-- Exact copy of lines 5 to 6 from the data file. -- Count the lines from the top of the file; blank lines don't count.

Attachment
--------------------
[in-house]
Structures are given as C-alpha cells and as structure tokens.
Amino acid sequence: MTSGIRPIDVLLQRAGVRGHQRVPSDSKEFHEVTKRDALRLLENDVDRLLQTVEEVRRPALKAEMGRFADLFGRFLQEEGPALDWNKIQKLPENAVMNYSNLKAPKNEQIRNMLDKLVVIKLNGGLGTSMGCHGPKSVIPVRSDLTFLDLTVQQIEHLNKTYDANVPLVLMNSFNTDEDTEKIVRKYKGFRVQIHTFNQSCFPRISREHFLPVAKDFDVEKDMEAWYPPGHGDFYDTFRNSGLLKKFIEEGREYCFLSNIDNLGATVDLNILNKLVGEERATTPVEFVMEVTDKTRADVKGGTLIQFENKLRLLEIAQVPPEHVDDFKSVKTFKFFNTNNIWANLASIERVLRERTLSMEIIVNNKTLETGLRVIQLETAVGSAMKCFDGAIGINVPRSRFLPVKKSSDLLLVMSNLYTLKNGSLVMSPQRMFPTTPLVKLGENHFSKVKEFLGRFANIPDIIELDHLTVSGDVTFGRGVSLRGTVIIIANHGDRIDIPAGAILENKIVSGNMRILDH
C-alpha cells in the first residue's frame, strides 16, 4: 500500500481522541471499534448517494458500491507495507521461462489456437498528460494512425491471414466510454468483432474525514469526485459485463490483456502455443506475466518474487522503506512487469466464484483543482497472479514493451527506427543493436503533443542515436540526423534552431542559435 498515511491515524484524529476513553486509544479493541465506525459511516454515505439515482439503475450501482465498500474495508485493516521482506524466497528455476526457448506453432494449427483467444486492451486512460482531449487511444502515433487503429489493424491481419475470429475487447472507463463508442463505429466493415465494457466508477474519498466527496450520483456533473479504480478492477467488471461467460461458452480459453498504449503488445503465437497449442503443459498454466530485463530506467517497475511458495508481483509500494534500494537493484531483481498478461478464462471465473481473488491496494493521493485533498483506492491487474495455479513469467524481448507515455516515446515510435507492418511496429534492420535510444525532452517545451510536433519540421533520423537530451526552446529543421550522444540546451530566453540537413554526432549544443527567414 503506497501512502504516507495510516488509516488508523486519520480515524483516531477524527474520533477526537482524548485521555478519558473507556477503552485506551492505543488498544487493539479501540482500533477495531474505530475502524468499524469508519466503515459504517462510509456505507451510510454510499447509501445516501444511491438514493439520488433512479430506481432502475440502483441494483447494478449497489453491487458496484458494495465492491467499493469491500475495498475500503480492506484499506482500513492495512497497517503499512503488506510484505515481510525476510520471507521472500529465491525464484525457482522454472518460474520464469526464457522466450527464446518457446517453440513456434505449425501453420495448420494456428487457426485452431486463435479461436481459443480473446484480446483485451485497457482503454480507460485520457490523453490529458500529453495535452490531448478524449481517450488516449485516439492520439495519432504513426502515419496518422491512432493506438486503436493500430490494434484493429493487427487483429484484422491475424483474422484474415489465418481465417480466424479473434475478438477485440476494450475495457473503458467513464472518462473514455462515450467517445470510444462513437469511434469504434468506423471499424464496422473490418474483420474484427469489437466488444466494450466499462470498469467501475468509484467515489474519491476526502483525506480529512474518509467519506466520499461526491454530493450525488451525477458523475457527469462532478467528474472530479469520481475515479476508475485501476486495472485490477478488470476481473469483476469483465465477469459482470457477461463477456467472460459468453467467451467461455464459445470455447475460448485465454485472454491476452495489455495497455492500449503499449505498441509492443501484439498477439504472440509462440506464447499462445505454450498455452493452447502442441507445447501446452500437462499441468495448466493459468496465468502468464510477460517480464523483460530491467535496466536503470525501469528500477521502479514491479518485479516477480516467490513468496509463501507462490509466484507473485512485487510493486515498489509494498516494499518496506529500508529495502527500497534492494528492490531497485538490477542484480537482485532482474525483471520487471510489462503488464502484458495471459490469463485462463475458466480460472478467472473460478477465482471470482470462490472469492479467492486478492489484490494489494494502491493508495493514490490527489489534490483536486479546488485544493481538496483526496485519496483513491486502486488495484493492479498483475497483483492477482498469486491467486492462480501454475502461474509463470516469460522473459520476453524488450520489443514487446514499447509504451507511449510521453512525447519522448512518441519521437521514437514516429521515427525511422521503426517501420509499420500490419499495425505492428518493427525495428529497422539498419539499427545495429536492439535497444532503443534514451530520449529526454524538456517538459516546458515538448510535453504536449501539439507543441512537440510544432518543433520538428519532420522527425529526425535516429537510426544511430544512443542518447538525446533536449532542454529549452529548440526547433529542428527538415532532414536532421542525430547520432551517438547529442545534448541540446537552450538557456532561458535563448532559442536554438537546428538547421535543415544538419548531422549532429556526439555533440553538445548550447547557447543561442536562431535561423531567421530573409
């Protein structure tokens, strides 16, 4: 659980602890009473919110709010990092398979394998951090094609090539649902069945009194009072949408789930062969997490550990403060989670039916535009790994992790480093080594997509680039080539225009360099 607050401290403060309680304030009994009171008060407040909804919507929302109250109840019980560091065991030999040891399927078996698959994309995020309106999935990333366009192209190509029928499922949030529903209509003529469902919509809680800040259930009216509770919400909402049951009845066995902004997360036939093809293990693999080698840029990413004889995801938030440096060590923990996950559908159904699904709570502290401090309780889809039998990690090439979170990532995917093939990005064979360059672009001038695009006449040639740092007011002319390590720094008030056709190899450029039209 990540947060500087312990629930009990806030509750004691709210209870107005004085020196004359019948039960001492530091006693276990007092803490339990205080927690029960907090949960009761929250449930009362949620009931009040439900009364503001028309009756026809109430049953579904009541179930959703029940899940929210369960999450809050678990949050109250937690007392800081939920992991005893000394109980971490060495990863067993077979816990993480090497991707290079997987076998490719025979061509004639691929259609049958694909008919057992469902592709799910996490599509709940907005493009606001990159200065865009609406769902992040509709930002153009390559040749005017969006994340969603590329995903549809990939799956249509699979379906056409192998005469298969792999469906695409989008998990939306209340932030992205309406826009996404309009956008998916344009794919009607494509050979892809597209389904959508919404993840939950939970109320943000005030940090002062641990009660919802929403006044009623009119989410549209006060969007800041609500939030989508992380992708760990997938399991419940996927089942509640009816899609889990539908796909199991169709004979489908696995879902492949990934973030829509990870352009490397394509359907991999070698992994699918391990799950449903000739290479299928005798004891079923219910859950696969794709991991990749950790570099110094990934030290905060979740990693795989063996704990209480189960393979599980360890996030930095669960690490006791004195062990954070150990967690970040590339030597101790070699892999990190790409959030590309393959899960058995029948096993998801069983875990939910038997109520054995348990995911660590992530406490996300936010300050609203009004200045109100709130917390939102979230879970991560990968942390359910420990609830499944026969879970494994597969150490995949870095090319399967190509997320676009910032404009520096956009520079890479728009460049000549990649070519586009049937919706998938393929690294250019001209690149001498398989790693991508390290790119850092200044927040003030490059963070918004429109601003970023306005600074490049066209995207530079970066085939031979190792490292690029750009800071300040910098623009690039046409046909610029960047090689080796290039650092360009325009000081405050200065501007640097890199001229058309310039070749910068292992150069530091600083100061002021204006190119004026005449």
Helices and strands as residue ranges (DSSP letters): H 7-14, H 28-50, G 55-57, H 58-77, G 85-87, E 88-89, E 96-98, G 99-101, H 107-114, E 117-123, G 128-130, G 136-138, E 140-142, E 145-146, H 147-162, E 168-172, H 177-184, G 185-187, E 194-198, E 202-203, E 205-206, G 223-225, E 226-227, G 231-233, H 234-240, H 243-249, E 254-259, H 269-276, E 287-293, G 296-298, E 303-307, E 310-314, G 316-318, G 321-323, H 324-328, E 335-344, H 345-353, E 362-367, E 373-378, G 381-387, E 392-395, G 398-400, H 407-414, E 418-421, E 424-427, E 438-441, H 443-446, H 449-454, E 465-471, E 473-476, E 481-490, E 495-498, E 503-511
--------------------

């Protein structure tokens, strides 16, 4: 659980602890009473919110709010990092398979394998951090094609090539649902069945009194009072949408789930062969997490550990403060989670039916535009790994992790480093080594997509680039080539225009360099 607050401290403060309680304030009994009171008060407040909804919507929302109250109840019980560091065991030999040891399927078996698959994309995020309106999935990333366009192209190509029928499922949030529903209509003529469902919509809680800040259930009216509770919400909402049951009845066995902004997360036939093809293990693999080698840029990413004889995801938030440096060590923990996950559908159904699904709570502290401090309780889809039998990690090439979170990532995917093939990005064979360059672009001038695009006449040639740092007011002319390590720094008030056709190899450029039209 990540947060500087312990629930009990806030509750004691709210209870107005004085020196004359019948039960001492530091006693276990007092803490339990205080927690029960907090949960009761929250449930009362949620009931009040439900009364503001028309009756026809109430049953579904009541179930959703029940899940929210369960999450809050678990949050109250937690007392800081939920992991005893000394109980971490060495990863067993077979816990993480090497991707290079997987076998490719025979061509004639691929259609049958694909008919057992469902592709799910996490599509709940907005493009606001990159200065865009609406769902992040509709930002153009390559040749005017969006994340969603590329995903549809990939799956249509699979379906056409192998005469298969792999469906695409989008998990939306209340932030992205309406826009996404309009956008998916344009794919009607494509050979892809597209389904959508919404993840939950939970109320943000005030940090002062641990009660919802929403006044009623009119989410549209006060969007800041609500939030989508992380992708760990997938399991419940996927089942509640009816899609889990539908796909199991169709004979489908696995879902492949990934973030829509990870352009490397394509359907991999070698992994699918391990799950449903000739290479299928005798004891079923219910859950696969794709991991990749950790570099110094990934030290905060979740990693795989063996704990209480189960393979599980360890996030930095669960690490006791004195062990954070150990967690970040590339030597101790070699892999990190790409959030590309393959899960058995029948096993998801069983875990939910038997109520054995348990995911660590992530406490996300936010300050609203009004200045109100709130917390939102979230879970991560990968942390359910420990609830499944026969879970494994597969150490995949870095090319399967190509997320676009910032404009520096956009520079890479728009460049000549990649070519586009049937919706998938393929690294250019001209690149001498398989790693991508390290790119850092200044927040003030490059963070918004429109601003970023306005600074490049066209995207530079970066085939031979190792490292690029750009800071300040910098623009690039046409046909610029960047090689080796290039650092360009325009000081405050200065501007640097890199001229058309310039070749910068292992150069530091600083100061002021204006190119004026005449």
Helices and strands as residue ranges (DSSP letters): H 7-14, H 28-50, G 55-57, H 58-77, G 85-87, E 88-89, E 96-98, G 99-101, H 107-114, E 117-123, G 128-130, G 136-138, E 140-142, E 145-146, H 147-162, E 168-172, H 177-184, G 185-187, E 194-198, E 202-203, E 205-206, G 223-225, E 226-227, G 231-233, H 234-240, H 243-249, E 254-259, H 269-276, E 287-293, G 296-298, E 303-307, E 310-314, G 316-318, G 321-323, H 324-328, E 335-344, H 345-353, E 362-367, E 373-378, G 381-387, E 392-395, G 398-400, H 407-414, E 418-421, E 424-427, E 438-441, H 443-446, H 449-454, E 465-471, E 473-476, E 481-490, E 495-498, E 503-511